Issue 28: Railroad Ink Challenge, Fugitive, MonsDRAWsity and more
The Summer of Games continues apace, and with a heat wave overtaking the western U.S., it might be time to dive in even further.
Why, hello! I hope you’re having a nice week out there, dear reader. I know it’s been a couple weeks since we last talked, so I hope you’re enjoying the record heat around the western United States by staying safe and playing board games. Or, if you’re doing a lot outside, I hope you’re at least staying hydrated. It’s important.
I wanted to try something new this week. Rather than a ‘big topic,’ I’ve decided to focus instead on a few smaller topics. You’re used to Photo of the Week and The Summer of Games (I don’t know what will happen with that one once summer’s over, so if you have ideas for a clever name, let me know,) but this week, I’m introducing two more: Hidden Gems and Small Box, Great Game.
I’ll probably work up some more over the next few weeks, then mix and match as appropriate. And I’ll still have big topics I talk about, but maybe they’ll be special editions or something. I guess we’ll see!
Photo of the Week: Railroad Ink Challenge
Railroad Ink Challenge — it's not just Railroad Ink with a couple expansions, which is sort of what I expected from the box. It's a fair deal more than that, actually.
First, add buildings into the mix: They're locations on the map that, when filled with an appropriate tile, will grant you a bonus. Houses will give you end-game points, universities will grant you an extra one-time bonus tile when filled, and factories will allow you to duplicate one of the sides of a die on the turn you fill it in.
Second, there are new dice! Awesome! If you see the double-curve die face in the photo, that’s one of them. I like the added variability there.
Finally, Challenge adds goal cards. They provide an element of player interaction, because once a goal is achieved, no other players are rewarded for meeting them. I don’t know if I’d call it a “much-needed” addition, because I love the solitude of Railroad Ink, but I think it does add something important and really cool, especially because you could (if you don’t tell the rules masters) just not play with them. Neat.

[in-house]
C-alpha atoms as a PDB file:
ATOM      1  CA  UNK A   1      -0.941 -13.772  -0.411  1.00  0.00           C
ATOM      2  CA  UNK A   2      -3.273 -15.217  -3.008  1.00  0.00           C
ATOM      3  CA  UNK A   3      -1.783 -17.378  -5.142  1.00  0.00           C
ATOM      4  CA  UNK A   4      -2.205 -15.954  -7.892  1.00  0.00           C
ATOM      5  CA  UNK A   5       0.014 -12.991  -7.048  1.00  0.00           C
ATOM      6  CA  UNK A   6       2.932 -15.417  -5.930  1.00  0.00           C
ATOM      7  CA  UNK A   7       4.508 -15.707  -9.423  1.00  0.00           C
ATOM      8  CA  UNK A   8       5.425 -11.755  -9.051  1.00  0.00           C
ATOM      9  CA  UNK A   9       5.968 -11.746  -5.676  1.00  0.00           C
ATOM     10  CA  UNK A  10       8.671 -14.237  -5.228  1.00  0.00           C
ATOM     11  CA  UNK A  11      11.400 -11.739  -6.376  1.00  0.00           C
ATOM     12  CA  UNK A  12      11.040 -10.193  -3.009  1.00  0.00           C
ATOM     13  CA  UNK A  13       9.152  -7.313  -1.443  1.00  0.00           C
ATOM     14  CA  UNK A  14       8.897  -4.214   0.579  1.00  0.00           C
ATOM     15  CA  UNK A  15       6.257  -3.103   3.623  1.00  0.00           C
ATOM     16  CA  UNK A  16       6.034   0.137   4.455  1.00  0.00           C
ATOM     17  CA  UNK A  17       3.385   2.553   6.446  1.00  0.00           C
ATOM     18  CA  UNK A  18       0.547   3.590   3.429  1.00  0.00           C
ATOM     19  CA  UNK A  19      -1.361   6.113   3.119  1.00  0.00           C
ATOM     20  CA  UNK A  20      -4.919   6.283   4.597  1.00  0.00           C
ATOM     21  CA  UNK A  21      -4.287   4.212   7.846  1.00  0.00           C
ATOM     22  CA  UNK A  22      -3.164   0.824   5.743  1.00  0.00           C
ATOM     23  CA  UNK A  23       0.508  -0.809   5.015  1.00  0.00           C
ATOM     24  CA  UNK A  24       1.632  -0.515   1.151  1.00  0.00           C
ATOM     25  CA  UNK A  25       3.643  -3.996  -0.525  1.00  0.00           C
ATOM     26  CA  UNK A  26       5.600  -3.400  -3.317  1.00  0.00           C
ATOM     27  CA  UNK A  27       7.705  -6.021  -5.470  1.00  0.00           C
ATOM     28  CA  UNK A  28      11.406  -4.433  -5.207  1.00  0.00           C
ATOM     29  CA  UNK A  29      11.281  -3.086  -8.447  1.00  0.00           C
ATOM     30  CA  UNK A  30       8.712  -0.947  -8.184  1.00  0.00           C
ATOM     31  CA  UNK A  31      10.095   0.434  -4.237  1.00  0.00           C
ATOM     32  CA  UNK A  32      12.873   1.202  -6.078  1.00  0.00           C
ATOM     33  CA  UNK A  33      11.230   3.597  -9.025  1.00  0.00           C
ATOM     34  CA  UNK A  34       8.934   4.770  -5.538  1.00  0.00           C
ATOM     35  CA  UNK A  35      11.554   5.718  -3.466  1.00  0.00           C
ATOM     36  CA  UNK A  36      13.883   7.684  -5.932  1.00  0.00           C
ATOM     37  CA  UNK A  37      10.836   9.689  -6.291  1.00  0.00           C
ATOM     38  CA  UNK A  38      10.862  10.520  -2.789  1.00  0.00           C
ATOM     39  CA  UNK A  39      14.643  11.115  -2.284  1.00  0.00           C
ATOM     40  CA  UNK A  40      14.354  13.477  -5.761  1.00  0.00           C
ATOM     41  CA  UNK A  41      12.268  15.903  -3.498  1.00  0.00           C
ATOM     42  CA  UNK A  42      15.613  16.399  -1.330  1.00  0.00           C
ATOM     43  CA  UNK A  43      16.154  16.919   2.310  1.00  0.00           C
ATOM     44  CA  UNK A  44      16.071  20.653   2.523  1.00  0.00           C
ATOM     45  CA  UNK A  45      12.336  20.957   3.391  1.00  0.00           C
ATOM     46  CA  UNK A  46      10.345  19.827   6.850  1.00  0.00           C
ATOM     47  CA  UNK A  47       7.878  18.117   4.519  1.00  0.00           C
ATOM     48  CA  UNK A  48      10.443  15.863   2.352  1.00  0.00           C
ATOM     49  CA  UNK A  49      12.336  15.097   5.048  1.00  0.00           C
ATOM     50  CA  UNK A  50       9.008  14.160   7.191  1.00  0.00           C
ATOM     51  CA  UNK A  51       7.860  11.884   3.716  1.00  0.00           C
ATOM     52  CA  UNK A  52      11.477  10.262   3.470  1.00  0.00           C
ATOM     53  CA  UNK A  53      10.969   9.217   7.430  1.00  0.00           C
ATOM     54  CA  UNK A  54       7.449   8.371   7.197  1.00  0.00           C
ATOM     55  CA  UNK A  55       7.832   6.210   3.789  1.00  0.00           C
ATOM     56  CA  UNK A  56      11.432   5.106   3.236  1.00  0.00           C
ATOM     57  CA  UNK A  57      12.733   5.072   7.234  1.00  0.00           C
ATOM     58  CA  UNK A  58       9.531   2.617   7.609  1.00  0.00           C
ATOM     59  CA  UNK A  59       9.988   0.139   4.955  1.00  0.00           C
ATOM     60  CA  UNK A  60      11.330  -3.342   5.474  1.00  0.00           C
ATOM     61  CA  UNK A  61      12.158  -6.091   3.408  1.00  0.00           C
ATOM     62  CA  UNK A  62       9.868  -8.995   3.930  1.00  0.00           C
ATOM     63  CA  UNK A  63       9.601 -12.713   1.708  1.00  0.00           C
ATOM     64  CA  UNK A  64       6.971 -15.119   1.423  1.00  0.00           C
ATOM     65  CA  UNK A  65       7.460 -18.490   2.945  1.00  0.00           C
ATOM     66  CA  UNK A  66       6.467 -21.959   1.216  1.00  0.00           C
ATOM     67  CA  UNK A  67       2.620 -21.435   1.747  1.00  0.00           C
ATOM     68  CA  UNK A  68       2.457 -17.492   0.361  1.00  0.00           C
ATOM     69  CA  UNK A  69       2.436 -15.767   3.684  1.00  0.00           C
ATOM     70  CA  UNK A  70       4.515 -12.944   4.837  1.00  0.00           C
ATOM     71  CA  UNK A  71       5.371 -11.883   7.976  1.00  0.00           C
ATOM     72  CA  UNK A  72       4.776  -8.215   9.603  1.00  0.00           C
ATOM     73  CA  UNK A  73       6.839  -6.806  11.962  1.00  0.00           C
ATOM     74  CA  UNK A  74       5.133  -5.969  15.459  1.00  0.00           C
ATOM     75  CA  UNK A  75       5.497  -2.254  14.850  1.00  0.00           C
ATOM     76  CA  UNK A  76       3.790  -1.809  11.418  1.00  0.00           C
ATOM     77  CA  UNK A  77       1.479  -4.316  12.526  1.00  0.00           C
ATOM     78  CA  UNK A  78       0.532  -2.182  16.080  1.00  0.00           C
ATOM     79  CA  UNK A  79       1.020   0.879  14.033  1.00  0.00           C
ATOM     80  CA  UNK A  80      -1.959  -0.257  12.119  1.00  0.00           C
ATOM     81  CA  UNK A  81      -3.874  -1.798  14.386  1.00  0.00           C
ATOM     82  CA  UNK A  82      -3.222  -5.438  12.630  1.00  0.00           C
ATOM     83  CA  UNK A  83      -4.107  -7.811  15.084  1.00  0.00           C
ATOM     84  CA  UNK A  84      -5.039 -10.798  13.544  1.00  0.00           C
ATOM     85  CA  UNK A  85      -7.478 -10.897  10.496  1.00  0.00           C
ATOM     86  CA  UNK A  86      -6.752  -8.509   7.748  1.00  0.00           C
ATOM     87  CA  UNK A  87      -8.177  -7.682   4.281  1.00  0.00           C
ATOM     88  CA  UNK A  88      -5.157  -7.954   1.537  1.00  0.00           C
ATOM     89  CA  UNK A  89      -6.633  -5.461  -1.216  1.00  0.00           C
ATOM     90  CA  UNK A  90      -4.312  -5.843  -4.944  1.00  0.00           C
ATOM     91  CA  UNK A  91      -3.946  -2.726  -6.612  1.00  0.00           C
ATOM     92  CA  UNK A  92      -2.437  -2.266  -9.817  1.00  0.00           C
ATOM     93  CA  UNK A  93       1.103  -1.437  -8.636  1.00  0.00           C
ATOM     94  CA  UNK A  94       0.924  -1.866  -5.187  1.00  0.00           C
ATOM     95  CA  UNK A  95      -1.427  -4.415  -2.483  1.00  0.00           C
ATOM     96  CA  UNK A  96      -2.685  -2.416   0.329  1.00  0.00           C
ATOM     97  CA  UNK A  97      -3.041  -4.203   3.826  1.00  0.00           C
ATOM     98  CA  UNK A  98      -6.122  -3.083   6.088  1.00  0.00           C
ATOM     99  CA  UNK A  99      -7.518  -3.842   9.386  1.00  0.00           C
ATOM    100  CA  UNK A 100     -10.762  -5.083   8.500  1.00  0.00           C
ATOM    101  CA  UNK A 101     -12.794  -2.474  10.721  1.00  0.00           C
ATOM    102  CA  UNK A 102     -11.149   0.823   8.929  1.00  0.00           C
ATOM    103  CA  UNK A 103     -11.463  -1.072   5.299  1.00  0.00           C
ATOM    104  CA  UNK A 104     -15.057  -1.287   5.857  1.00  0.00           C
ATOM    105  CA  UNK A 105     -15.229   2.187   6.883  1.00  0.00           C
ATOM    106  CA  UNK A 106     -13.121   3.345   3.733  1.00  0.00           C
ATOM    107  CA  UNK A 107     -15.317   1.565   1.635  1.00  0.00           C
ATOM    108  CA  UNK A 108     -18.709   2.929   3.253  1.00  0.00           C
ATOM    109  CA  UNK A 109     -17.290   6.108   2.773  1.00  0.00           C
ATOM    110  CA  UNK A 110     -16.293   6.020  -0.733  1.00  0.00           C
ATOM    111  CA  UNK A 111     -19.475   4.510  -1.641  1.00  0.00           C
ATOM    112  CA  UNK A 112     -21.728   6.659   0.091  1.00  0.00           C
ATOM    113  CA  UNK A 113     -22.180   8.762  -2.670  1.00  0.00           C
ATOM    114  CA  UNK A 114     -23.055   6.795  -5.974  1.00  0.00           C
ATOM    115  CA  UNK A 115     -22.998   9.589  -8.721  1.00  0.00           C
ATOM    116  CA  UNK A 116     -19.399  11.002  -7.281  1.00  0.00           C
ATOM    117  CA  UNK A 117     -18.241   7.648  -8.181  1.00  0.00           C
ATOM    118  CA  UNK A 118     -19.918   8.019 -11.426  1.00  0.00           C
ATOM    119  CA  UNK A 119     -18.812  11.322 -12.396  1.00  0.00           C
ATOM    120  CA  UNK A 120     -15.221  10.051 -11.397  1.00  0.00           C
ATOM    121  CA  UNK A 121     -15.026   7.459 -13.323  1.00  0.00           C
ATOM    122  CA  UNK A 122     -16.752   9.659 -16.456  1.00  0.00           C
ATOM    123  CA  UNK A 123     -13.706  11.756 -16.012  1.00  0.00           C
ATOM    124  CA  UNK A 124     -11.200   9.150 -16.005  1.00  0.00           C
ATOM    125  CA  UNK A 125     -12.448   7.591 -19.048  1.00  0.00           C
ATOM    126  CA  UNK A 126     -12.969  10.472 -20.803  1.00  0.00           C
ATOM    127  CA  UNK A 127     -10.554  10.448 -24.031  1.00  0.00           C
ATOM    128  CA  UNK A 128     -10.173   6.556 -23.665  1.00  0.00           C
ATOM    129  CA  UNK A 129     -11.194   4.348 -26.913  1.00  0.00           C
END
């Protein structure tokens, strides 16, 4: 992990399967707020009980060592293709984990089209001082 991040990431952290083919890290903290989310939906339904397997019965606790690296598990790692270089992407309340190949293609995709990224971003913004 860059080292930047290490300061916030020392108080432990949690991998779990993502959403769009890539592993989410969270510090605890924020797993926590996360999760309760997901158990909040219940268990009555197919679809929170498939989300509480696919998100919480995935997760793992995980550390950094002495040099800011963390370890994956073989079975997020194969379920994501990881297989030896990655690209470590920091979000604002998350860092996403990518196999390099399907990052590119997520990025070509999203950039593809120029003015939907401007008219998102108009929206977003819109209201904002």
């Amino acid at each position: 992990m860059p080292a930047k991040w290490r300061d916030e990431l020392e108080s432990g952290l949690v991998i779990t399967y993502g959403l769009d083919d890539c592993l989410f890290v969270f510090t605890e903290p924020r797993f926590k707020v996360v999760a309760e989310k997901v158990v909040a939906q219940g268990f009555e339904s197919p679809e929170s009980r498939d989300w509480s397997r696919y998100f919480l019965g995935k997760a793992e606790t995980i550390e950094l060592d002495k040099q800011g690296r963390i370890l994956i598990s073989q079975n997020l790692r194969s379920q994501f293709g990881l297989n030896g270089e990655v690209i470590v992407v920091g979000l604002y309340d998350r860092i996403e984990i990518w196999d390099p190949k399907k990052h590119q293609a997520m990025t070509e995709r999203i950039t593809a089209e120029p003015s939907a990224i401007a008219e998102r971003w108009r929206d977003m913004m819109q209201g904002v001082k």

The Summer of Games
Played: Shadows over Camelot
It has been an absolute age since I last played a game with the prospect of a hidden traitor involved, and Shadows over Camelot was a fun way to return to the idea. It was the first night of games with this particular group since February 2020, and it was really cool to just kind of ease back into a game after a significant period. We — at least, most of us, given there was a traitor — ended up winning after things looked fairly hopeless, which is always something I can get behind.
To Play: Crack the Code
You know I love cooperative games. Crack the Code is a limited-communication puzzle game, and my copy just arrived last week. It looks like you move marbles around to match a predefined sequence, but you have no idea which colored marbles are where, and you can only move marbles around by playing cards from a limited deck. Yeah, I think I’ll like this. I also suspect I’ll be bad at it. I won’t complain.
Hidden Gems: MonsDRAWsity
One of my favorite things about board games is finding games that other people have somehow missed, then introducing those games to new players. I’m sure I’ll define more tightly what goes into this topic in the future, but for now, let’s just say that I’m deciding the criteria, and you might disagree about the game being a hidden gem. Sorry.
MonsDRAWsity is an absolutely fantastic party game designed by Eric Slauson and published by Deep Water Games. Each round, one player plays as The Witness, and they get to look at a picture of a very strange monster — but only for 20 seconds. They then have to describe it to everyone else, playing as sketch artists, who then have a very short time themselves to draw what was described to them. It’s fast-paced, it’s weird, it’s wild — I just love this game.
Hidden Gems criteria met: Just 158 ratings on BoardGameGeek
Small Box, Great Game: Fugitive
Fugitive is an asymmetric two-player chase game, in which one player is the titular fugitive, being pursued by the other player: an agent. There’s a ton of secret information, a very cool deduction element, and enough bluffing to make all of that difficult. I’m a big fan of Fowers Games, and most of their games come in pretty modest boxes. (Except Sabotage, which is, well, huge.)
Thanks for reading Don't Eat the Meeples. You can find me on Instagram and on Twitter. I even started a podcast this year, Vintage Sci-Fi Shorts, in which I read old science fiction short stories from the pages of old sci-fi magazines.
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